As it happens I just red ‘Pirates’ in english, my second language which I learned almost totally by reading english texts, that where not available in german and hearing BBC World service. Recently I came upon a book by Jacques Rancière, a french philosopher: German title “Der unwissende Lehrmeister”, french title “Le maître ignorant”. It tells the story about a frenchman, Joseph Jacotot, who was exiled to the Netherlands in 1818. There he got a job at the university of Lowen. He was to teach the students french literature but didn’t know a word dutch. He gave the students a book which was written bilingually in french and dutch and told the students to learn french with this. He had a great success. So great a success that he went on teaching a lot of other things he didn’t know. Rancièr’s text  fascinating,  although sometimes even in German, my mother-language, it is sometimes difficult to read. The main theme isn’t so much about learning a language but about how every human being has an intelligence which is capable of so much more then most schools will admit us.

  8. Avatar
    Leah D. H. -  July 20, 2011 - 7:14 pm 551

    Fascinating post, Zane! When my family moved to Denmark and I was 15 years old, I got “tossed” right into school here — immersion in all things Danish was the idea, to get me to learn the language and get comfortable with it as fast as possible. Though it was stressful at first, it did work: by the end of the first school year here, I was comprehending pretty much everything and able to communicate fairly well. I’ve never become entirely comfortable with the language (as in, it’s difficult for me to express myself creatively in Danish, as well as hold deeper or more philosophical conversations) but I am by almost any measure fluent in it. 

    Strangely enough, I sometimes suspect my immersion in Danish has begun to affect how I phrase some things in English. I’d be hard pressed to point out specific examples because it’s all so deeply ingrained by now (9 years later, that is), but I’m pretty sure it happens.

    And to return to the subject of books, Harry Potter was the first book I read in Danish that I really enjoyed reading, and didn’t struggle with too much. 🙂

  9. Avatar
    Fiel Mahatma Sahir -  July 22, 2011 - 3:34 pm 560

    Dude, I haven’t commented for awhile, anyways you are genius! I need to do this, sure, I won’t read for 2-3 hrs like you did, but I’ll read none the less. I spent quite a bit of money on Asterix books, Tintin books, the narnia series in French, and of course, Les Miserables. I got lazy to reading it because reading a chapter in a Narnia book outloud took about 30 mins, sure, i’m reading it outloud, but I wanted to practice saying the words, haha. You are the bomb Zane! I’ll keep this in mind!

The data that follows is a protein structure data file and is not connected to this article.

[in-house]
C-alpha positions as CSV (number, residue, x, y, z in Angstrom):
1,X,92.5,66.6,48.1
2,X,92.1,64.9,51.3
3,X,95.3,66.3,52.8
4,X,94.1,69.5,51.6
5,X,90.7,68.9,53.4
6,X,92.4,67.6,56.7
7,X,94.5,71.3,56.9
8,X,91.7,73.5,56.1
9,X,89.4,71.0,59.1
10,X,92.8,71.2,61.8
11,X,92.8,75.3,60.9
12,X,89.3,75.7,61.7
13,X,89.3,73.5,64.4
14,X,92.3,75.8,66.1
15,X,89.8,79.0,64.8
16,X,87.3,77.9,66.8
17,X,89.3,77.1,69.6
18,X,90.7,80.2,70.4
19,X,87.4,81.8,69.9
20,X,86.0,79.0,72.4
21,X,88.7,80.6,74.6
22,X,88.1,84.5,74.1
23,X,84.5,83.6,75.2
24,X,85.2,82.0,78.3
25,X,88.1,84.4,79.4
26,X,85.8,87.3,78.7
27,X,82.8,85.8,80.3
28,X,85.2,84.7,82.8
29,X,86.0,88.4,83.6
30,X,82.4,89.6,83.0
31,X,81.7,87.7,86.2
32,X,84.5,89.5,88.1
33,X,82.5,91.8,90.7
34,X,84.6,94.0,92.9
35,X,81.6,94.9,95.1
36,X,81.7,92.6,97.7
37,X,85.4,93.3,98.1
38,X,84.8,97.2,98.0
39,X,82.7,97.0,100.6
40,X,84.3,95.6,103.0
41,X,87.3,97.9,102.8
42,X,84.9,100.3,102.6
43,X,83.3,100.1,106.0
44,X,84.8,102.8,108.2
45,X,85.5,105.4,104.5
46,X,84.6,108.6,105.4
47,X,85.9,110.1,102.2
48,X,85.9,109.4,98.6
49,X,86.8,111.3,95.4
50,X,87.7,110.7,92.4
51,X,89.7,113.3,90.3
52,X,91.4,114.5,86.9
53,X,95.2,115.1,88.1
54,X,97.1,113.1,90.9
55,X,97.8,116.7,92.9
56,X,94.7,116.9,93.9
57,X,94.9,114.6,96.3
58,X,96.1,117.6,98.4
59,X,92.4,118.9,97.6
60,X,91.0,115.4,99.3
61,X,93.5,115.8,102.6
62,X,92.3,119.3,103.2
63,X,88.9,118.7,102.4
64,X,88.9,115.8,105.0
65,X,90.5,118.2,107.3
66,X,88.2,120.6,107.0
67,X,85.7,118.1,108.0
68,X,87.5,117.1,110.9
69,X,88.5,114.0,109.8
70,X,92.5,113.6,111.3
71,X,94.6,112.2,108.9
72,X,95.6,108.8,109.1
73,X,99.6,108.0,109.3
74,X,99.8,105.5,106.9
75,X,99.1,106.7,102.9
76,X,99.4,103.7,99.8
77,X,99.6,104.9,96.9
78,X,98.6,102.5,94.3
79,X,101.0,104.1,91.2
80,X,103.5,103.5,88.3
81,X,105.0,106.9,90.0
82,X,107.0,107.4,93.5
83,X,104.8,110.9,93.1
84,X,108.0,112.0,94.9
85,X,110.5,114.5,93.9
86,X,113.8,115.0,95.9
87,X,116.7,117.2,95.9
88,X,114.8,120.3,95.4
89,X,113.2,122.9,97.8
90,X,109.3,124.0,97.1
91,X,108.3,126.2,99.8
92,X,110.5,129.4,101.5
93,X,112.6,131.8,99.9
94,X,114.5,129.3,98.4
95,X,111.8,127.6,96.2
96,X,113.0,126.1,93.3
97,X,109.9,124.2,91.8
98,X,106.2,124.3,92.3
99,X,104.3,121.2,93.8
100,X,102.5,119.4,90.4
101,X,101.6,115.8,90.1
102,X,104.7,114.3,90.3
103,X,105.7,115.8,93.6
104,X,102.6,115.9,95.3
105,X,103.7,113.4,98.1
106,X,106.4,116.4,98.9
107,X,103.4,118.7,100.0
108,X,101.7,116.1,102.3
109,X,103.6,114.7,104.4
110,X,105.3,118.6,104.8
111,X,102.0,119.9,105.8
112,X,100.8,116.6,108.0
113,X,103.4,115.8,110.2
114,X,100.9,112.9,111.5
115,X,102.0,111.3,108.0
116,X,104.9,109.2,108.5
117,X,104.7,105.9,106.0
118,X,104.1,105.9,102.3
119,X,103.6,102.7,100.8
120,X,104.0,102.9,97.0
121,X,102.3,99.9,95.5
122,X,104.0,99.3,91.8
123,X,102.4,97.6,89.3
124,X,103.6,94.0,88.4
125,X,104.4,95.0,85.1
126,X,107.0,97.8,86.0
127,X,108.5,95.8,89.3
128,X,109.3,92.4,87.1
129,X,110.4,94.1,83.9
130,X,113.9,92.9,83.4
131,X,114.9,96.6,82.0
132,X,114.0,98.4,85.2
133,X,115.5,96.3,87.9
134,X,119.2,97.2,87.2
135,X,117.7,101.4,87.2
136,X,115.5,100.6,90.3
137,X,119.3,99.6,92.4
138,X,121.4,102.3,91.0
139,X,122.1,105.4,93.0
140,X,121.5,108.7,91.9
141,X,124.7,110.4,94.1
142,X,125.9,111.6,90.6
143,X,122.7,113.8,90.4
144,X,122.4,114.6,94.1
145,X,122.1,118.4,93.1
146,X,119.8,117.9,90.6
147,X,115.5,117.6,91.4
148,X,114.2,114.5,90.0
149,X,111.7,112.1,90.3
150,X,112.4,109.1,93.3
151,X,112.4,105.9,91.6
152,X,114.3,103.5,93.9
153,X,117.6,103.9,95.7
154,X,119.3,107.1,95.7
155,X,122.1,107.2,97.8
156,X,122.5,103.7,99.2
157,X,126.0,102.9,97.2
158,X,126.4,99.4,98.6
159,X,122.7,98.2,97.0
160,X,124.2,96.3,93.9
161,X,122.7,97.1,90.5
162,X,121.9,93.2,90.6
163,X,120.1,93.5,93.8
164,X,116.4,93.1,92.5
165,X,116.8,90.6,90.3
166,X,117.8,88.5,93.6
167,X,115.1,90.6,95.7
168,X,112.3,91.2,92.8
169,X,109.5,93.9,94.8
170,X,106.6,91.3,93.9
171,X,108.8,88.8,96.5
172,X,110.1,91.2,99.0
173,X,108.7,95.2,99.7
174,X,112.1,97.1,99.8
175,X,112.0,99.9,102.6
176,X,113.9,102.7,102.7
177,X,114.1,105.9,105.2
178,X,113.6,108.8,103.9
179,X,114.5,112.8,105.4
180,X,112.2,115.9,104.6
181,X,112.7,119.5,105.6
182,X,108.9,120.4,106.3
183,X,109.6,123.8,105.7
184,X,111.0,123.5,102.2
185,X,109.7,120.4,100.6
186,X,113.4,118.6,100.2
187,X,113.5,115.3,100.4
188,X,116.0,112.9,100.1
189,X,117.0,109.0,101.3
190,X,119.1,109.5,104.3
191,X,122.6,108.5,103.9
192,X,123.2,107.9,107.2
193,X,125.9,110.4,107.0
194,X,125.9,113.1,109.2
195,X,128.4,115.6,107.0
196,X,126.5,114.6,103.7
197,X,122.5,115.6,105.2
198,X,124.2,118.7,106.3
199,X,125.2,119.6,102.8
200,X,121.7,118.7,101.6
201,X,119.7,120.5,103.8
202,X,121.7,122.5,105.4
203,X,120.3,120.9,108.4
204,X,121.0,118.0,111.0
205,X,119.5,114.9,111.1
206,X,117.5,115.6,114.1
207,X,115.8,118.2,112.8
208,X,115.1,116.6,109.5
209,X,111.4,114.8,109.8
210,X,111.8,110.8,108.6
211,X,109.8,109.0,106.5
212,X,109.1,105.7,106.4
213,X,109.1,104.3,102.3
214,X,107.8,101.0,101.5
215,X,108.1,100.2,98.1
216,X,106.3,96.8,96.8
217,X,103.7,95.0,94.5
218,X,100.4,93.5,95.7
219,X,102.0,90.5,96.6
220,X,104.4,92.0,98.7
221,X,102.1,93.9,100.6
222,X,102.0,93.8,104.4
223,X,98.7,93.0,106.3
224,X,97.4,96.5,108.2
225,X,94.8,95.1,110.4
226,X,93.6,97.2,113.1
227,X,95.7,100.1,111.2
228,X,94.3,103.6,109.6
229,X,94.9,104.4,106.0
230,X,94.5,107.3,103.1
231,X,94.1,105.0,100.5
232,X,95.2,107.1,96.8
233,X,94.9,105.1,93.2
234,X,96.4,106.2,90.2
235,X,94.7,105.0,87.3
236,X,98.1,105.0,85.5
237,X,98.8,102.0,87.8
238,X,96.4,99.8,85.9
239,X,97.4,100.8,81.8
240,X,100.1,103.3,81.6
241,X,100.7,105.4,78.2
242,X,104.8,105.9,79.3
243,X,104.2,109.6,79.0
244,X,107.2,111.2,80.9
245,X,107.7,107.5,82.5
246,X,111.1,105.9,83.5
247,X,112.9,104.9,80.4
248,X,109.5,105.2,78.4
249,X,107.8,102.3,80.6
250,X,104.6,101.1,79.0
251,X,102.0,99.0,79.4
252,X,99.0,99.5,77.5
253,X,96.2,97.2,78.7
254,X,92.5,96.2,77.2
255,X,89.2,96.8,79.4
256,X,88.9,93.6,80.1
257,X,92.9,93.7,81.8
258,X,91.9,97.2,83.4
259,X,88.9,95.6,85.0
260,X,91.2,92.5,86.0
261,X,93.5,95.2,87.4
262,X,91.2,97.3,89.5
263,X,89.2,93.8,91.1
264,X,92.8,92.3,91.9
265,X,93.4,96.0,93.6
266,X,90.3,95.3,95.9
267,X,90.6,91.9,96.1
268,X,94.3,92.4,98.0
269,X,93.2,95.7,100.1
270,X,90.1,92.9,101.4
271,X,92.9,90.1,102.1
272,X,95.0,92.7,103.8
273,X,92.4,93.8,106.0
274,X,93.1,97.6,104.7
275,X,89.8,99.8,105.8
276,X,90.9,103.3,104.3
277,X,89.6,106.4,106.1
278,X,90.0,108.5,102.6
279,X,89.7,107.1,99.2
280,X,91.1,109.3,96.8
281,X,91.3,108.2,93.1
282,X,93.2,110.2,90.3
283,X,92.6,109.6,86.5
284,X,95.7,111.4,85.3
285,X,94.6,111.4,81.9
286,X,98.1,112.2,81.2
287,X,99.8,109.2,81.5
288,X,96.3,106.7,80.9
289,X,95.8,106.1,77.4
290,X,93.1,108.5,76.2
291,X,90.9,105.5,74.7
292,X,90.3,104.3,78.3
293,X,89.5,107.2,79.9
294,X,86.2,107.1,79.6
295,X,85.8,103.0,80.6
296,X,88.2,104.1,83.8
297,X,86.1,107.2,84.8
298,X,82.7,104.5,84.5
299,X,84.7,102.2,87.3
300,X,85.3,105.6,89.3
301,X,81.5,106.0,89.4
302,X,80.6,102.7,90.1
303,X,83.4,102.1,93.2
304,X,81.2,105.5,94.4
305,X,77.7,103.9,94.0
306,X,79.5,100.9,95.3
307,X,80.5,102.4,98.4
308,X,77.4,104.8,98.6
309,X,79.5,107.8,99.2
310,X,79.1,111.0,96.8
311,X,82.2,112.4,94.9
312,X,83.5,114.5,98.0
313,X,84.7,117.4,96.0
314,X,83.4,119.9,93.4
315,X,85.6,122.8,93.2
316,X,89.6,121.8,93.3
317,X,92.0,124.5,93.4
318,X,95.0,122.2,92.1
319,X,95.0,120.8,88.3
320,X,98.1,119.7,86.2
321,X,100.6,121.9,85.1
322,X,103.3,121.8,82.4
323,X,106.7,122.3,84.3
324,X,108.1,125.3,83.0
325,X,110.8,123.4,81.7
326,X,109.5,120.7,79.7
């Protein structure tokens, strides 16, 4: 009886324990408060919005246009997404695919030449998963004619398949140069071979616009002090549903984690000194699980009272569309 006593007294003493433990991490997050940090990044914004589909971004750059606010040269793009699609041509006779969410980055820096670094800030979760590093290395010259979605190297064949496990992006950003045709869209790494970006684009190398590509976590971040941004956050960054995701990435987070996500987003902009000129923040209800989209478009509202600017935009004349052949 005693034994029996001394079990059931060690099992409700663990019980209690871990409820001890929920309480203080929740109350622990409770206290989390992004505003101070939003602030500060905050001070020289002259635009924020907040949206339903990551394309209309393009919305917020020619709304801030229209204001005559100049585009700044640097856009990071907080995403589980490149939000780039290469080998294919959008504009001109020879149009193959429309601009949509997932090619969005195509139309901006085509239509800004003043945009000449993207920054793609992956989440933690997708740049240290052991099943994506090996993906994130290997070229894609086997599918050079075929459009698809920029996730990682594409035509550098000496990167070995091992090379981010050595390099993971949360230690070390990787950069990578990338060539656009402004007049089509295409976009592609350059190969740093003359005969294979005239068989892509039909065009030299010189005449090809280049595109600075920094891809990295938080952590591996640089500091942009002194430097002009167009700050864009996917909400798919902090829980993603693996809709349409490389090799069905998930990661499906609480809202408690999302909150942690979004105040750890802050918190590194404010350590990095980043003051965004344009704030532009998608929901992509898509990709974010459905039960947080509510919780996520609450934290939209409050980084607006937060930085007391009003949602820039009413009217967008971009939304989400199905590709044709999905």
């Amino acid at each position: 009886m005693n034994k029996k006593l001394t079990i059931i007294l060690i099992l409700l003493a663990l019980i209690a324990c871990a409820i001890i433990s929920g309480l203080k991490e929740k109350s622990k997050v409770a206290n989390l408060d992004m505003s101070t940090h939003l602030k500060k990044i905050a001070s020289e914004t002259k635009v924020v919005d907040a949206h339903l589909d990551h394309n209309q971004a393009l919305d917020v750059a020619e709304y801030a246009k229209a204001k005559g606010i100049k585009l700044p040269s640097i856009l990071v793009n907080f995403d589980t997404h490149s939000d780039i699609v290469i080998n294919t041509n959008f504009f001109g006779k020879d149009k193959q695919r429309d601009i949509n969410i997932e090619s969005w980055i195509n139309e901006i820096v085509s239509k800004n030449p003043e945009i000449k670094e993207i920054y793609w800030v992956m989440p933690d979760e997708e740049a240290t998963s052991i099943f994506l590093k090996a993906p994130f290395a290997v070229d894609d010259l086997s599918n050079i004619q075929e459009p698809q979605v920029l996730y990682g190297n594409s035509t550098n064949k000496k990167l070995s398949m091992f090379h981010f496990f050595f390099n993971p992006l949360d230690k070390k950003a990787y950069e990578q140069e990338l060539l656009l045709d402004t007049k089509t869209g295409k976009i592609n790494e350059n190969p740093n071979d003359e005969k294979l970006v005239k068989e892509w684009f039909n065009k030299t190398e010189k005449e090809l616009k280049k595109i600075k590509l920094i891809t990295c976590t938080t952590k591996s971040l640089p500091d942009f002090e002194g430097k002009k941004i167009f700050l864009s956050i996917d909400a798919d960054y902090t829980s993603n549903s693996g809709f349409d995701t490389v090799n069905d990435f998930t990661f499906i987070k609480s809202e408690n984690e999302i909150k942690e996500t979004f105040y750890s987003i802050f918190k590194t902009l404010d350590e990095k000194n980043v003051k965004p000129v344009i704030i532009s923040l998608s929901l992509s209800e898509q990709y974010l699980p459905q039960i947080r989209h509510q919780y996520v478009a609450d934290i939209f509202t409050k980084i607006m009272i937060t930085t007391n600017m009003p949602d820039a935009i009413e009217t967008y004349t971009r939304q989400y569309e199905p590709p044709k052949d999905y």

By the way, are you ever going to make a mailing list, I have to go back to your blog to check if you’ve posted anything because I’m too retarded to figure out wth RSS is, and I’m 18 trololol, I might figure it out to keep track with all these other people I follow haha

  10. Avatar
    dbo -  June 9, 2012 - 10:58 am 706

    My biggest problem in learning German is that I have too much formal education on the language and not enough practical use. I can explain and formulate passive sentences in the subjunctive mood, but have a hard time going from German to English. My question is HOW did you read the book? Did you look up each word you didn’t know as you came across it? If not how did you choose the ones to look up? Was looking up time included in the time it took to read the page? Do you think it’s more effective to just read over the words you didn’t know? 

    I’m nerdy enough that there are few things more motivating than a good lookin’ graph, but I have absolutely no system for reading novels and texts, which makes this great idea very frustrating.

  11. Avatar
    Linas -  June 1, 2014 - 6:10 pm 1205

    If your level is not very high yet and you don’t like dictionaries much, a good way to do it is bilingual and Interlinear books. You can find a fair bunch of them on – already in German and books soon coming up in French.

    • Avatar
      Zane Claes -  June 2, 2014 - 3:50 pm 1206

      What a great resource! It looks like you only have one book per language so far, is this correct? I’ll give the German book a try, since it’s the language I’m currently studying 🙂

      • Avatar
        Linas -  June 2, 2014 - 6:02 pm 1207

        Thanks! Yes, only one per language so far, but a lot of plans for expansion in the near future. 🙂 Good to hear that, let me know what you think!